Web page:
Friday, March 24, 2023

The impact of delayed COVID-19 contact tracing on health results

In a recent study posted to the medRxiv* preprint server, researchers assessed the impact of a delay in tracing coronavirus disease 2019 (COVID-19) case contacts on health outcomes of severe acute respiratory syndrome coronavirus 2 (SARS-CoV-2) transmissions, hospitalizations, and deaths in England.

Contact tracing has been pivotal in assessing the general population’s health responses to SARS-CoV-2 and involves the identification of contacts of SARS-CoV-2-positive individuals and giving them advice on self-isolation to decrease SARS-CoV-2 transmission.

In September 2020, 15,861 COVID-19 case records of the second generation laboratory surveillance system (SGSS) failed to be uploaded to the contact tracing advisory service (CTAS) data tool and delayed the tracing of COVID-19 case contacts.

SGSS records contain demographic and diagnostic information from laboratory test reports for patients who tested positive for SARS-CoV-2, whereas CTAS records represent SARS-CoV-2 case episodes, including information on the movements of cases in their infectious period, their contacts, and demographic and clinical characteristics.

About the study

In the present observational study, researchers from the UK Health Security Agency, the University of Bristol, and the University of Cambridge evaluated the effect of delay in contact tracing of COVID-19 cases on SARS-CoV-2 transmission and hospitalizations and deaths in England .

The UK Health Security Agency (UKHSA) provided the SGSS records which were matched with the CTAS records to validate the cases affected by the event, and successive contacts and cases were identified. The study utilized CTAS data of SARS-CoV-2-positive individuals and their contacts for the analysis.

Matching was performed in several rounds on the basis of combinations of identifiers such as the national health service (NHS) number. SGSS unique identifier, date of birth (DOB). first name, last name, and postal code.

CTAS dataset comprised the primary cases which were affected by the event and these cases have been referred to as the ‘delay group’, whereas the primary cases belonging to the same timeframe (between September 30 and October 5, 2020) were not affected by the event comprised of the ‘control group.

Graphs Describing The Time Taken To Initiate And Complete Contact Tracing Of Cases And Contacts In The Delay And Control Groups

Graphs describing the time taken to initiate and complete contact tracing of cases and contacts in the delay and control groups

Secondary cases were described as those individuals who reported contact with a primary case individual and individuals who had contact with a primary case between day 2 and day 14 after symptom onset or the test date among the secondary case individuals.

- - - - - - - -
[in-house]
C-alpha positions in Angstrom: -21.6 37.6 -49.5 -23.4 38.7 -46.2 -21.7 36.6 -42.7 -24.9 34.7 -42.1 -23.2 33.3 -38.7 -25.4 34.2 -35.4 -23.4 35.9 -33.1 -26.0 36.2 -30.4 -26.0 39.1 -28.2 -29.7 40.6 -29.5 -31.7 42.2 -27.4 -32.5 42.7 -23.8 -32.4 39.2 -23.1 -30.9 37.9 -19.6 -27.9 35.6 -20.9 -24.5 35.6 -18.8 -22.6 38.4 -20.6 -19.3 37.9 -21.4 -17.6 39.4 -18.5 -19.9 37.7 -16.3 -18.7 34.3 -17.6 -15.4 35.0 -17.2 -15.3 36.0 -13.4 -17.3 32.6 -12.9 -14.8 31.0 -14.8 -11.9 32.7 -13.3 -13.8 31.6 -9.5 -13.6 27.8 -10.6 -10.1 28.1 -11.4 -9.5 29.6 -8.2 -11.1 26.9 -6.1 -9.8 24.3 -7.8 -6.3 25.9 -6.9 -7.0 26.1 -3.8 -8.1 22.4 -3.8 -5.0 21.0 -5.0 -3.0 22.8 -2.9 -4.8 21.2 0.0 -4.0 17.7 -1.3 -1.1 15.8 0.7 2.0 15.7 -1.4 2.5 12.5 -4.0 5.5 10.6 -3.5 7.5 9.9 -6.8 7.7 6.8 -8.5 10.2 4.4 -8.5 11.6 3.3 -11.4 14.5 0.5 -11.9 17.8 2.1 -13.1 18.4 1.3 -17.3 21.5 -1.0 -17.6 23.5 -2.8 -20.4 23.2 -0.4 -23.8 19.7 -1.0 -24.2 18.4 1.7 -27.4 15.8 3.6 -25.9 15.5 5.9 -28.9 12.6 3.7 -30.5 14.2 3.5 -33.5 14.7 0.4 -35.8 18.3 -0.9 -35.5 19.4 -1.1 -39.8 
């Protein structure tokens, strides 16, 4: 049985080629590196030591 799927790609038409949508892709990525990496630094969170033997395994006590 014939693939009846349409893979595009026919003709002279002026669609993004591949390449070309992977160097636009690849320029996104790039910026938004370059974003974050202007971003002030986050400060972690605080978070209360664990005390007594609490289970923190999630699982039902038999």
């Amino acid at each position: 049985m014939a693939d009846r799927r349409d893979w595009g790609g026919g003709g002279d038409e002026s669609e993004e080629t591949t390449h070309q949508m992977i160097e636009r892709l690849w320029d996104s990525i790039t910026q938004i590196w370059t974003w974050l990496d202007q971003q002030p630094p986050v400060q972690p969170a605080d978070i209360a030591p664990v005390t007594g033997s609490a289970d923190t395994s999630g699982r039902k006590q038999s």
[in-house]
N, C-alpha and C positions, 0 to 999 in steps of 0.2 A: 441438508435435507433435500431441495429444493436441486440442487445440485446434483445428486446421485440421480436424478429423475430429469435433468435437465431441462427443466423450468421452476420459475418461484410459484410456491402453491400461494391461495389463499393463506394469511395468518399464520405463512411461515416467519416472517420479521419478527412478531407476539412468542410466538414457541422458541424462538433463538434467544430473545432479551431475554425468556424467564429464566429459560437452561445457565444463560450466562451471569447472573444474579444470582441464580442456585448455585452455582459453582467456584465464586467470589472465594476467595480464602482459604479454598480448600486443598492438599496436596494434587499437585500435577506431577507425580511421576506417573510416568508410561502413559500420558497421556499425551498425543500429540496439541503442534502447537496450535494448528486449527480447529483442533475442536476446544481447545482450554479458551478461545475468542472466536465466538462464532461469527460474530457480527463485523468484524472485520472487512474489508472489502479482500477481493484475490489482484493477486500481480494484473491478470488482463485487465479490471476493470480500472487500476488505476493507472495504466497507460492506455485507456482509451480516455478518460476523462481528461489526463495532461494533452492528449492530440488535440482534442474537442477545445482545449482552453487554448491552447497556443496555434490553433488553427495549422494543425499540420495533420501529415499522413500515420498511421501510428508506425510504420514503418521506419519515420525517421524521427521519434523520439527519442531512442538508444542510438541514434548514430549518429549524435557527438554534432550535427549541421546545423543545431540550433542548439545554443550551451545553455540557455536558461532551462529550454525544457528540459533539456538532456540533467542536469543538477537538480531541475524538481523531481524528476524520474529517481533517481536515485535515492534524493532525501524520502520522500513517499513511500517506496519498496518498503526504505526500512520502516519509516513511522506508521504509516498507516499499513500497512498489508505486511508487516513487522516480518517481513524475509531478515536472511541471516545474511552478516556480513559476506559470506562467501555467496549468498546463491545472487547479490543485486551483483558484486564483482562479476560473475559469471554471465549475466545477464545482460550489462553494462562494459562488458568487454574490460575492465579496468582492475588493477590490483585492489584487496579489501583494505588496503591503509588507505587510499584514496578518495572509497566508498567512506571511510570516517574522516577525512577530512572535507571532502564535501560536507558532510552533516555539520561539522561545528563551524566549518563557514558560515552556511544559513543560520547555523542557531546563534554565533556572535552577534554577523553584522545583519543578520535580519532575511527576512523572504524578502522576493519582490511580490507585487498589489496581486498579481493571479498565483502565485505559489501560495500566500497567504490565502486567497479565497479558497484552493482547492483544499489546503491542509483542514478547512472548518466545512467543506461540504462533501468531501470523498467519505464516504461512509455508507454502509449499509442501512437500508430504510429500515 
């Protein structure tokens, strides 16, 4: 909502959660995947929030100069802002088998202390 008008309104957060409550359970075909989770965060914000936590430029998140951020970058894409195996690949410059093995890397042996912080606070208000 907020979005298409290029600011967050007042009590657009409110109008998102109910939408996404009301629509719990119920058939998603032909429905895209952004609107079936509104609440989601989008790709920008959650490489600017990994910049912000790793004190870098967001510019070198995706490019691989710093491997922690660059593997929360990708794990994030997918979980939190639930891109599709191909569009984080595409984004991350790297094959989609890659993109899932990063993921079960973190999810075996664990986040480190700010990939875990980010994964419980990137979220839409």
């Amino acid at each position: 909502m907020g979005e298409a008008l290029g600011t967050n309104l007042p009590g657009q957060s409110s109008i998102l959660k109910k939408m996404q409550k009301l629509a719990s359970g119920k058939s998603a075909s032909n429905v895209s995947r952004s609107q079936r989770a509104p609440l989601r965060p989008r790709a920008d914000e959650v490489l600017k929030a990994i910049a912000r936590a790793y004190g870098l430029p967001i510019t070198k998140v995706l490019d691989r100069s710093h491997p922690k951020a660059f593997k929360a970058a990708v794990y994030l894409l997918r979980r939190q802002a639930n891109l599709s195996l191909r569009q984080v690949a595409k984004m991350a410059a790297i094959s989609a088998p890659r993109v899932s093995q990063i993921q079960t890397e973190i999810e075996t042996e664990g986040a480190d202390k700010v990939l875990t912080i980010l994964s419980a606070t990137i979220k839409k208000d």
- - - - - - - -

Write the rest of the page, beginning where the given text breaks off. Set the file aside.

In addition, the contact datasets were linked to the UKHSA hospital-onset COVID-19 dataset, which was extracted on November 22, 2021, and retrieves daily data from two national datasets namely the Secondary Uses Services (SUS) dataset and the Emergency Care Data Set (ECDS) that describe patient hospitalizations and, usage of emergency care services, respectively.

The primary outcome measures included secondary attack rates (SARs), hospitalizations, and deaths among primary contacts and secondary contacts compared to concurrent and unaffected cases.


A total of 15,861 SGSS records were detected as affected by the event, of which 98% (15,467) matched the CTAS records. After data cleaning, 96% (15,285) of primary cases affected by the delay were eligible for the analysis. The control group comprised 43,742 primary contact concurrent cases, comprising all CTAS records within the aforementioned timeframe unaffected by the event.

Contact tracing initiation was delayed by three days in the primary contact cases among the delay group in comparison to controls, associated with the incomplete tracing of contacts of primary cases among the delay group individuals (80%) and controls (83%).

The delay increased viral transmission to non-household contacts. The SARs among non-household contacts were higher among the secondary contacts (7.9%) of the delay group compared to the controls (5.9%). Among secondary contacts, there were no statistically significant differences between the delay group individuals and controls with regard to hospitalization (crude odds ratio 1) and death (crude odds ratio 0.7).

Overall, the study findings revealed that the delay in tracing contacts for the COVID-19 cases marginally affected their health.

Nation World News Desk
Nation World News Desk
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